There was a sense of expectation in the air and excitement in the temporarily attached makeshift stands of Chepauk – brim-full to their 25000 capacity. The Indians had got a whiff of the long-awaited Test win, and it showed in the way the batsmen approached their task.
Roy and Umrigar pile up tons
Mushtaq, Hazare, Mankad – batting at No 4 – and Amarnath all put their heads down and got starts, but the one who rode on the crest of brilliant batting form was Pankaj Roy. While the rest got out in their 20s and 30s, the opening batsman from Bengal, with already one century in the series, stroked 15 boundaries around the wicket in a pleasing innings of 111.
However, when Tattershall had snared Roy into lobbing a catch, the score read 191 for four, which soon became 216 for five when Amarnath edged one from Statham – the early advantage seemed to have been squandered and the match hung inbalance.
It was then that young Umrigar joined Phadkar in the middle and proceeded to play one of the most important of his many splendid innings that would make him a mainstay of Indian batting.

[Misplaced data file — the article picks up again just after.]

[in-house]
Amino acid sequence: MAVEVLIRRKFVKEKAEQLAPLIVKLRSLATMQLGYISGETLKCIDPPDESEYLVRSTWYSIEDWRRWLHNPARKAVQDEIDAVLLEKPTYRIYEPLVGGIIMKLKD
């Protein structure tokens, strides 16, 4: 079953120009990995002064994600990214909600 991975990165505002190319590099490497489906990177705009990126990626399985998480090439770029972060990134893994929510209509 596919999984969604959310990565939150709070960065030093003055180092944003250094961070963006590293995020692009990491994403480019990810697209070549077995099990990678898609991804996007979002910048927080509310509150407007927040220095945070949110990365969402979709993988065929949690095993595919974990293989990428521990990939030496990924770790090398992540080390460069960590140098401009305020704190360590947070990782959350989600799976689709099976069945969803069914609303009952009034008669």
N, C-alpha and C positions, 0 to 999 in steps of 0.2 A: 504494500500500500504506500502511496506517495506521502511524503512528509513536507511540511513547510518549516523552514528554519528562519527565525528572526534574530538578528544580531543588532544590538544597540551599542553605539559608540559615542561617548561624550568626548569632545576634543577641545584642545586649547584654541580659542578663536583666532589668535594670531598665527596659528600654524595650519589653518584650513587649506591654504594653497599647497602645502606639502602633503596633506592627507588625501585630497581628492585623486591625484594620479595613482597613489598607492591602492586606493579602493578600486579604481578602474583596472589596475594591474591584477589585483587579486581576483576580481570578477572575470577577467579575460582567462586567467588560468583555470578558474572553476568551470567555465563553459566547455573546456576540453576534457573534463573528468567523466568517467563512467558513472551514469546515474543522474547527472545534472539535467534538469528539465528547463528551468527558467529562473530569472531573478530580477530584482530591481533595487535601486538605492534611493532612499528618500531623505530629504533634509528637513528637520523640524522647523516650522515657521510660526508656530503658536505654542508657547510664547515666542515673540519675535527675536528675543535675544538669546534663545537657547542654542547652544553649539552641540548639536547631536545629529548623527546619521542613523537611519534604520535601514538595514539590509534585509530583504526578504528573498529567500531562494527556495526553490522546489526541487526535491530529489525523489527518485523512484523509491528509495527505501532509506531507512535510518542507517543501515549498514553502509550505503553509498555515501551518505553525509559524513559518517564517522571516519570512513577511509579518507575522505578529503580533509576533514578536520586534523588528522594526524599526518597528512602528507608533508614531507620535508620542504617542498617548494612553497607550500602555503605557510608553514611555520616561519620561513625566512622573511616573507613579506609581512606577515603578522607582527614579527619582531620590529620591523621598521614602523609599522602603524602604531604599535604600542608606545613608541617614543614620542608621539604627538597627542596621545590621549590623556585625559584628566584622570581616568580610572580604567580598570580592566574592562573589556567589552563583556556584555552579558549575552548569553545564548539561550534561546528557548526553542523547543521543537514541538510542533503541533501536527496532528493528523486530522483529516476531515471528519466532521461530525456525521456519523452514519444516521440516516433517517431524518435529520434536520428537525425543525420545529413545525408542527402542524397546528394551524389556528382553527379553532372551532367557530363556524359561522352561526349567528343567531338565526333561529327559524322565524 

Had it not been for a sprained wrist of Hemu Adhikari, Umrigar, still searching for a decent score in Test cricket, would have been sitting out. Now, seizing the opportunity, he guided the second half of the innings, with solid, safe application, largely eschewing the scintillating big hits he was capable of. He put on 104 with Phadkar, and then took the match beyond the Englishmen with a 93-run stand with local batsman Coimbatarao Gopinath. When Hazare declared the innings to make England bat through the uncomfortable final few minutes of the third day, he was still unbeaten on 130 and the lead had stretched to 191.
The final rites
With two full days remaining, England neither had much of a chance, nor did they look like creating any. After Phadkar and his new ball partner Ramesh Divecha had got rid of the openers, Mankad and Ahmed made excellent use of a wearing track, picking up four wickets each. Only Robertson and Allan Watkins provided some resistance as only four batsmen reached double figures.
The match could not have ended more appropriately. Mankad ran in with three short steps, and let the ball loop in the air, descend in the slow inviting arc on the off stump – Hilton, unable to contain his instincts, came out for the drive and was beaten by the wicked turn, and Sen behind the stumps collected the ball with by now practiced efficiency and whipped off the bails.